On this fabulous Friday, let’s give good feedback. Without forgetting how to receive it.
Giving feedback is an art centered around the ability to communicate, receive, and constructively apply. A problem I have observed in communicating feedback is usually I only hear “positive vibes” – with little room for argument, debate, criticism, or disagreement – focusing more on trying to avoid confrontation than actual change.
So when I saw this brief but spectacular take on feedback by organizational psychologist Adam Grant. I felt immediately attached to the notion of feedback as a mechanism to argue or disagree with others not because you are trying to tear them or their project down – but rather the opposite.
I see criticism as the bedrock for change and am far more motivated by it than praise. I submit the notion that the best feedback includes some form of argument that is rooted in the notion that we seek the best for each other, are willing to admit our limitations, set our feelings aside, and express gratitude for time/work performed.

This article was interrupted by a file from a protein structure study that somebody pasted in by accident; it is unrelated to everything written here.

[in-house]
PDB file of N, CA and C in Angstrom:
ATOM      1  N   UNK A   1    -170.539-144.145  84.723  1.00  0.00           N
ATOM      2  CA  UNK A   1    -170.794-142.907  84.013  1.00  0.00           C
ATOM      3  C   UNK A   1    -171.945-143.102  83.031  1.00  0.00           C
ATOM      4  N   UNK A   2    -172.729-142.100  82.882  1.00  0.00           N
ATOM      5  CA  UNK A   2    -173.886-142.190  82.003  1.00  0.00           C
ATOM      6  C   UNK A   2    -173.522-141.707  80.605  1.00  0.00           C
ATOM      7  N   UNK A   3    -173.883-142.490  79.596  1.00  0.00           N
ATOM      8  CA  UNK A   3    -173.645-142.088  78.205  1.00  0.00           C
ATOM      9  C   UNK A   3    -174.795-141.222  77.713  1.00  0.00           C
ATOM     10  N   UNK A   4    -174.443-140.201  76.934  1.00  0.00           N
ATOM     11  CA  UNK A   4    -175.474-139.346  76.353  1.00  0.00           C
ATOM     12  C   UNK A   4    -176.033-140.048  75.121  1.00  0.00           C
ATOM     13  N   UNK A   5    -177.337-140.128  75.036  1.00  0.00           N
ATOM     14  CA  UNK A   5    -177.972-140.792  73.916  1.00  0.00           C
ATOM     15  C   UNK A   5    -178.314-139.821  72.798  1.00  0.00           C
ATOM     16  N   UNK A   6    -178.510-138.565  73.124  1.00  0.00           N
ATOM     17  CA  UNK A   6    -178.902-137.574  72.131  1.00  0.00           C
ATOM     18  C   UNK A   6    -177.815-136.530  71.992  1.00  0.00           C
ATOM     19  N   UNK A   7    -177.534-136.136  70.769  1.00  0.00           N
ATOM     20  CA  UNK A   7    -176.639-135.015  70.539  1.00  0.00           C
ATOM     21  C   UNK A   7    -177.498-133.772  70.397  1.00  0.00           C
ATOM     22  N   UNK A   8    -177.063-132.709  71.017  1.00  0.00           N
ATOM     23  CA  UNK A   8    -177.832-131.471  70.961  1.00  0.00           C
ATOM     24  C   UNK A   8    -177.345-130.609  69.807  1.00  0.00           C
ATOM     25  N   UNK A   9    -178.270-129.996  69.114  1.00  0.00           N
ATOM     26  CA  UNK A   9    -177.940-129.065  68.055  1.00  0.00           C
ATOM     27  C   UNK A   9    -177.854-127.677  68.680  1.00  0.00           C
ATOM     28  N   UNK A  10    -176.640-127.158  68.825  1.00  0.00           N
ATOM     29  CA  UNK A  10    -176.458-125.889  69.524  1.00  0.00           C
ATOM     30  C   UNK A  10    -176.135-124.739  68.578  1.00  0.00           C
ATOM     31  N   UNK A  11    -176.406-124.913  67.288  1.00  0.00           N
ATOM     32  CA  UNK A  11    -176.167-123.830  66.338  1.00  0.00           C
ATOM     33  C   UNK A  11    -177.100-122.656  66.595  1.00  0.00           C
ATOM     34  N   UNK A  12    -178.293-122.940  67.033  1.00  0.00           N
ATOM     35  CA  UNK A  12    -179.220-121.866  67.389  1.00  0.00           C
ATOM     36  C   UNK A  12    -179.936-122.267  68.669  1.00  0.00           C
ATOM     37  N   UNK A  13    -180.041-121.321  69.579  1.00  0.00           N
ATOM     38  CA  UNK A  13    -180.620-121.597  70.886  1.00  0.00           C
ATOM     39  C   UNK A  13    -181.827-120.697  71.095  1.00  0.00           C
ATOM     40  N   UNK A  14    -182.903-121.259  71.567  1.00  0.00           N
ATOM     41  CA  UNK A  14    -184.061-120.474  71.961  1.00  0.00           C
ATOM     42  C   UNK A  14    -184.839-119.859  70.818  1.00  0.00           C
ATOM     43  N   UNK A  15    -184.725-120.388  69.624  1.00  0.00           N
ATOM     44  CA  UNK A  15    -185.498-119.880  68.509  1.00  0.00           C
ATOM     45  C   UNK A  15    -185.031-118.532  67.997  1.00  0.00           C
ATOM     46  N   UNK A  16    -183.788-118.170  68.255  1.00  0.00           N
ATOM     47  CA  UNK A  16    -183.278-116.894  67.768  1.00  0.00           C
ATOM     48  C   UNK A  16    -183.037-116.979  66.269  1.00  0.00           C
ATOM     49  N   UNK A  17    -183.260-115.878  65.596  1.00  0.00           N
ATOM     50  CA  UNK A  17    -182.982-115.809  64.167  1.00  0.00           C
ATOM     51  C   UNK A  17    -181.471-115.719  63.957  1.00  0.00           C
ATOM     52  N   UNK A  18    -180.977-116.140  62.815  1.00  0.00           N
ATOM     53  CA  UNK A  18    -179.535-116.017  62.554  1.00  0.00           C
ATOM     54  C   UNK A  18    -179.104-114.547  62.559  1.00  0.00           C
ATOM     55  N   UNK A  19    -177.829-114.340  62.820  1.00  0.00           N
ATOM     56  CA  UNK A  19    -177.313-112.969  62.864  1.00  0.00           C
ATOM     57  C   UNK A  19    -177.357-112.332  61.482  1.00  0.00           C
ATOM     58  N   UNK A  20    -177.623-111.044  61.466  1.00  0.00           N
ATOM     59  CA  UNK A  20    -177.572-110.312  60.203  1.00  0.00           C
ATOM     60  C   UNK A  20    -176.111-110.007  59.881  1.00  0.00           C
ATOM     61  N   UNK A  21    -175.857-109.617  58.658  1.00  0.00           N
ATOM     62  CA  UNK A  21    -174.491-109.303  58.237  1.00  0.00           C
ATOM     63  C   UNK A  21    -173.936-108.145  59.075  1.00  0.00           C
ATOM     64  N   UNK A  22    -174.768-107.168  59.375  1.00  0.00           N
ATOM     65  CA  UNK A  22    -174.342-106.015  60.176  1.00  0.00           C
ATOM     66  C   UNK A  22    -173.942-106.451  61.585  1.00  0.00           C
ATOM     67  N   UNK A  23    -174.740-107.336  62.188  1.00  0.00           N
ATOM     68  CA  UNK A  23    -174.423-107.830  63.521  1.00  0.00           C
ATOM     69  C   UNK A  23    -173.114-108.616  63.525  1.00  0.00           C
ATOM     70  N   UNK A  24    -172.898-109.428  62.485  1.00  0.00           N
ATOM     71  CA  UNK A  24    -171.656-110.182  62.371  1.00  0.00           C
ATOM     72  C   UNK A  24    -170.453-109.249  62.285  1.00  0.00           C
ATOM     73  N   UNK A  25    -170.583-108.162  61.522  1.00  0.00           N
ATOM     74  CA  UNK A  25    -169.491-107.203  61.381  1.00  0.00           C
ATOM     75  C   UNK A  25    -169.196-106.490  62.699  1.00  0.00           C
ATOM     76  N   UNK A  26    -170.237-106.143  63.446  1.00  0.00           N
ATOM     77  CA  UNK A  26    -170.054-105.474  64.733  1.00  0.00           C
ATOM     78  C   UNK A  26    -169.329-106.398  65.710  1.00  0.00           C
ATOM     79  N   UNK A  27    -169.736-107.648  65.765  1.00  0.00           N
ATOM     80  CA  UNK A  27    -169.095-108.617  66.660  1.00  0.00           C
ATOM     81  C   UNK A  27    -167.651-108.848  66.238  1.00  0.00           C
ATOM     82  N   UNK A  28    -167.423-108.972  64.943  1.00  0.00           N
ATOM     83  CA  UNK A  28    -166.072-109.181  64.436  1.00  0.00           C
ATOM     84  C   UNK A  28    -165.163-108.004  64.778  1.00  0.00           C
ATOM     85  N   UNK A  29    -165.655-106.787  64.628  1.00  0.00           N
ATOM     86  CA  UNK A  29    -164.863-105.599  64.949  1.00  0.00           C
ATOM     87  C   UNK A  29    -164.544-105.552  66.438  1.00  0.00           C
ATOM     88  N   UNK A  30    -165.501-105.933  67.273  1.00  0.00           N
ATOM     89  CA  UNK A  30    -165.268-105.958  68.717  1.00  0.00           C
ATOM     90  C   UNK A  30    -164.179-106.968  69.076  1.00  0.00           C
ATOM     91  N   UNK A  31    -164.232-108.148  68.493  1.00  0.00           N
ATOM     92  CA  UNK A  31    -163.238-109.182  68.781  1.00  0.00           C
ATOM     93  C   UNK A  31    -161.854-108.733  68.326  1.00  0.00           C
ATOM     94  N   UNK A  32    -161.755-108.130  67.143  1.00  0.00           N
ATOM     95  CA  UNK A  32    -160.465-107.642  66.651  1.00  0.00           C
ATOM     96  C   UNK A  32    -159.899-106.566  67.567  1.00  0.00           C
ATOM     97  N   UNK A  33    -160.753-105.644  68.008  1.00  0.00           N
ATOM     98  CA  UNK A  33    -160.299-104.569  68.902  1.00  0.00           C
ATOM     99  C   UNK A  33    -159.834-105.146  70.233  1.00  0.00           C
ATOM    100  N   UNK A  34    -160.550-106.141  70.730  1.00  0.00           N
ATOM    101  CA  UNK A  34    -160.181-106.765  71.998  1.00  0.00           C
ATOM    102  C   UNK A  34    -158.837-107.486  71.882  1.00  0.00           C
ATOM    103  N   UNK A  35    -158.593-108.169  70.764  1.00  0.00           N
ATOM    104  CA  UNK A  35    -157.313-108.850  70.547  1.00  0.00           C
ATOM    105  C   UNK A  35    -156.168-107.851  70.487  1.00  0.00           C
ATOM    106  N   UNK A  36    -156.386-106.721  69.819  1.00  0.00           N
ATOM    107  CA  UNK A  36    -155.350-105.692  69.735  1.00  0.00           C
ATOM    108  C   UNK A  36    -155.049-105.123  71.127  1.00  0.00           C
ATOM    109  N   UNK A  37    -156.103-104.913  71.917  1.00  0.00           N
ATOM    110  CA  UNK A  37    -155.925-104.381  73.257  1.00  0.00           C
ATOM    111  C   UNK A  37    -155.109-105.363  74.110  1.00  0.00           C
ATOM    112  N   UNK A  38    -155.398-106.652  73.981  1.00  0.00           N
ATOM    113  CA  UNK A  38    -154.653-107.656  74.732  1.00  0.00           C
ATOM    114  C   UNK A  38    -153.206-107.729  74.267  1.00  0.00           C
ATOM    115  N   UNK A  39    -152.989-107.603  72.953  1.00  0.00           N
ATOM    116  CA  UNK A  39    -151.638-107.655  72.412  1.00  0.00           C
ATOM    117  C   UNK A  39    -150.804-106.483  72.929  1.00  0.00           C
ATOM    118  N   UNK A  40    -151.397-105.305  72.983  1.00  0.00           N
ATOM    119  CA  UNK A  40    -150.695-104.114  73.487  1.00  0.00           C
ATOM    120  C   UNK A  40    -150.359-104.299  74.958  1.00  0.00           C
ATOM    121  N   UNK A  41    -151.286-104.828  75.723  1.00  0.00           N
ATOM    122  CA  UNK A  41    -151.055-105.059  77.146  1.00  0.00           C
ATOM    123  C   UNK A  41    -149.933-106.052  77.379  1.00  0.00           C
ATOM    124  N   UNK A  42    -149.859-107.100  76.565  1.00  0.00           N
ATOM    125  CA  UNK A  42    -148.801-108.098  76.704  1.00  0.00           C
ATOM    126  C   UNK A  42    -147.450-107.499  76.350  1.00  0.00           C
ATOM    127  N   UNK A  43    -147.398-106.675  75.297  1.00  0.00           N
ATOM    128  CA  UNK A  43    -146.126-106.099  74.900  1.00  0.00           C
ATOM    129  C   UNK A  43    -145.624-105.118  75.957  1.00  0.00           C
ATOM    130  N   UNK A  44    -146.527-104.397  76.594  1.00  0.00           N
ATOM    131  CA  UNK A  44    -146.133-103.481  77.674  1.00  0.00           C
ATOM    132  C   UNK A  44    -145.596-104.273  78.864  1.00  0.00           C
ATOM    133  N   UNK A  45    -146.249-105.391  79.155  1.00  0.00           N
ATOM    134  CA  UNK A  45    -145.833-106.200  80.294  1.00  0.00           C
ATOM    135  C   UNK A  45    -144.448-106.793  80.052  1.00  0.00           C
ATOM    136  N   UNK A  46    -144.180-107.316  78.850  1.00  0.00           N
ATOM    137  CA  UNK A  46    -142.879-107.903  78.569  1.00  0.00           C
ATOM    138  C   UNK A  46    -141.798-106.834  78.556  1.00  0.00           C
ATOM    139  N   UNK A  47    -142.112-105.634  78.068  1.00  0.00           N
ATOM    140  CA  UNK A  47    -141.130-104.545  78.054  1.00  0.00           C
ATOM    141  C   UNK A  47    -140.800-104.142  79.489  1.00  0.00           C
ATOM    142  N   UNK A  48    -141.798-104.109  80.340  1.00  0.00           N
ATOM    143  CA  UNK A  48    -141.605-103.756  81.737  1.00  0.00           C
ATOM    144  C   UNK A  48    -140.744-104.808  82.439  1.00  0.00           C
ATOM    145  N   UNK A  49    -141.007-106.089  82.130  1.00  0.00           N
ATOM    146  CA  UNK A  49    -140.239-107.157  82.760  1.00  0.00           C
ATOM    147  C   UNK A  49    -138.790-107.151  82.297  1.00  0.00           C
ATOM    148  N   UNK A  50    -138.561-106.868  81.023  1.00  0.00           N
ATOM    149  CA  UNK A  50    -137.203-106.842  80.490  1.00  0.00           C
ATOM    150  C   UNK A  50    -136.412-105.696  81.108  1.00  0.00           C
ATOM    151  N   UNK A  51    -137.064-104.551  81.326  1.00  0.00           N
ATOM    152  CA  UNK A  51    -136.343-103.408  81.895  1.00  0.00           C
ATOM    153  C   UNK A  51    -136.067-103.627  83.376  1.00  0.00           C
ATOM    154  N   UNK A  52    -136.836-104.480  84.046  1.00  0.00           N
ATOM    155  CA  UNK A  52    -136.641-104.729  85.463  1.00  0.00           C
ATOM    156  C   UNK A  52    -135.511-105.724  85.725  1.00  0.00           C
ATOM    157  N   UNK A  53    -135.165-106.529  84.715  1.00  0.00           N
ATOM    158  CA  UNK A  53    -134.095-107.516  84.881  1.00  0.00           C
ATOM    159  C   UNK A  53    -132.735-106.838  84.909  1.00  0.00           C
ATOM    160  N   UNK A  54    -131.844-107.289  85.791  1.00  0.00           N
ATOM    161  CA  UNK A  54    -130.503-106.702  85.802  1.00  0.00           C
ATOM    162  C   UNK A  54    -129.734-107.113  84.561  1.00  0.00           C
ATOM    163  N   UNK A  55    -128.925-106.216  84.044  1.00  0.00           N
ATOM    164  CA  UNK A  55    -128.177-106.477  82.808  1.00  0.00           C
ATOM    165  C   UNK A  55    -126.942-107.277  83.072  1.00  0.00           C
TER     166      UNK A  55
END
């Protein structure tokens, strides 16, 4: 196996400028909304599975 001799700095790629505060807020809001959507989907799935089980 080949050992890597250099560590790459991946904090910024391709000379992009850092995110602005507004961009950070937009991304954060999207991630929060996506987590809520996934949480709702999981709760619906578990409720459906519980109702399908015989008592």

The three rules of argument that Adam Grant provides are good ones to follow:
- Argue like you are right, listen like you are wrong
- Argue to learn
- Acknowledge when your opponent has made a good point
Lastly, the COO of Facebook, Sheryl Sandberg is known for this advice for career success when asked, “What is the number one thing you look for in someone who can scale with a company?” Her reply…
“Someone who takes feedback well. Because people who can take feedback well are people who can learn and grow quickly.”